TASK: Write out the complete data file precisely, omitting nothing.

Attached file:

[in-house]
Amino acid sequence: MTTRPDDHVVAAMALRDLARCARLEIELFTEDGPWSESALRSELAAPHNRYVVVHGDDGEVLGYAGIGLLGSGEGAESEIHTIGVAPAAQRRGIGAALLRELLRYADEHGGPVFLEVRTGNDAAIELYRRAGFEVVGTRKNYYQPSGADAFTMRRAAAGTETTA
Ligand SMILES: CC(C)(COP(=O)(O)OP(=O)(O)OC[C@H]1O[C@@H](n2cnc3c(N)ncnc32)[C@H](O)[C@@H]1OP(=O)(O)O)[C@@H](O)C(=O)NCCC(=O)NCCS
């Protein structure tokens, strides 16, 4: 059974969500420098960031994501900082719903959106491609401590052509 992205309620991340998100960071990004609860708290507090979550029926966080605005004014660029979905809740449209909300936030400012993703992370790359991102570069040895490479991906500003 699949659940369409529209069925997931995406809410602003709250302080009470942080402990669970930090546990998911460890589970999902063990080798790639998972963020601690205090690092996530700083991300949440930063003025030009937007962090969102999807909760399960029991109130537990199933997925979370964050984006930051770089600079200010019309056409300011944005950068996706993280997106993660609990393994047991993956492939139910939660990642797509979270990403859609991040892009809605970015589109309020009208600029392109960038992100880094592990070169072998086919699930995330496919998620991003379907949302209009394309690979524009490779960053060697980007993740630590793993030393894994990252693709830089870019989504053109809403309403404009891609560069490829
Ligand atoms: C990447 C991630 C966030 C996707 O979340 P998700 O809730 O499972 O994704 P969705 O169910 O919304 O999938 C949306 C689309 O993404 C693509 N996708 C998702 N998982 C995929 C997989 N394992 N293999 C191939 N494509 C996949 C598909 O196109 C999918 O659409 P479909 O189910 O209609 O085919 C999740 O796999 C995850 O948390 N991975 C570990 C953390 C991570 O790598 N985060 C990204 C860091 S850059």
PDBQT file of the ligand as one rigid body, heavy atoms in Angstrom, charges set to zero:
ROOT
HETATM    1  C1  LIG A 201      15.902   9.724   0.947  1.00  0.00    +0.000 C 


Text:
[in-house]
Amino acid sequence: MTTRPDDHVVAAMALRDLARCARLEIELFTEDGPWSESALRSELAAPHNRYVVVHGDDGEVLGYAGIGLLGSGEGAESEIHTIGVAPAAQRRGIGAALLRELLRYADEHGGPVFLEVRTGNDAAIELYRRAGFEVVGTRKNYYQPSGADAFTMRRAAAGTETTA
Ligand SMILES: CC(C)(COP(=O)(O)OP(=O)(O)OC[C@H]1O[C@@H](n2cnc3c(N)ncnc32)[C@H](O)[C@@H]1OP(=O)(O)O)[C@@H](O)C(=O)NCCC(=O)NCCS
């Protein structure tokens, strides 16, 4: 059974969500420098960031994501900082719903959106491609401590052509 992205309620991340998100960071990004609860708290507090979550029926966080605005004014660029979905809740449209909300936030400012993703992370790359991102570069040895490479991906500003 699949659940369409529209069925997931995406809410602003709250302080009470942080402990669970930090546990998911460890589970999902063990080798790639998972963020601690205090690092996530700083991300949440930063003025030009937007962090969102999807909760399960029991109130537990199933997925979370964050984006930051770089600079200010019309056409300011944005950068996706993280997106993660609990393994047991993956492939139910939660990642797509979270990403859609991040892009809605970015589109309020009208600029392109960038992100880094592990070169072998086919699930995330496919998620991003379907949302209009394309690979524009490779960053060697980007993740630590793993030393894994990252693709830089870019989504053109809403309403404009891609560069490829
Ligand atoms: C990447 C991630 C966030 C996707 O979340 P998700 O809730 O499972 O994704 P969705 O169910 O919304 O999938 C949306 C689309 O993404 C693509 N996708 C998702 N998982 C995929 C997989 N394992 N293999 C191939 N494509 C996949 C598909 O196109 C999918 O659409 P479909 O189910 O209609 O085919 C999740 O796999 C995850 O948390 N991975 C570990 C953390 C991570 O790598 N985060 C990204 C860091 S850059």
PDBQT file of the ligand as one rigid body, heavy atoms in Angstrom, charges set to zero:
ROOT
HETATM    1  C1  LIG A 201      15.902   9.724   0.947  1.00  0.00    +0.000 C 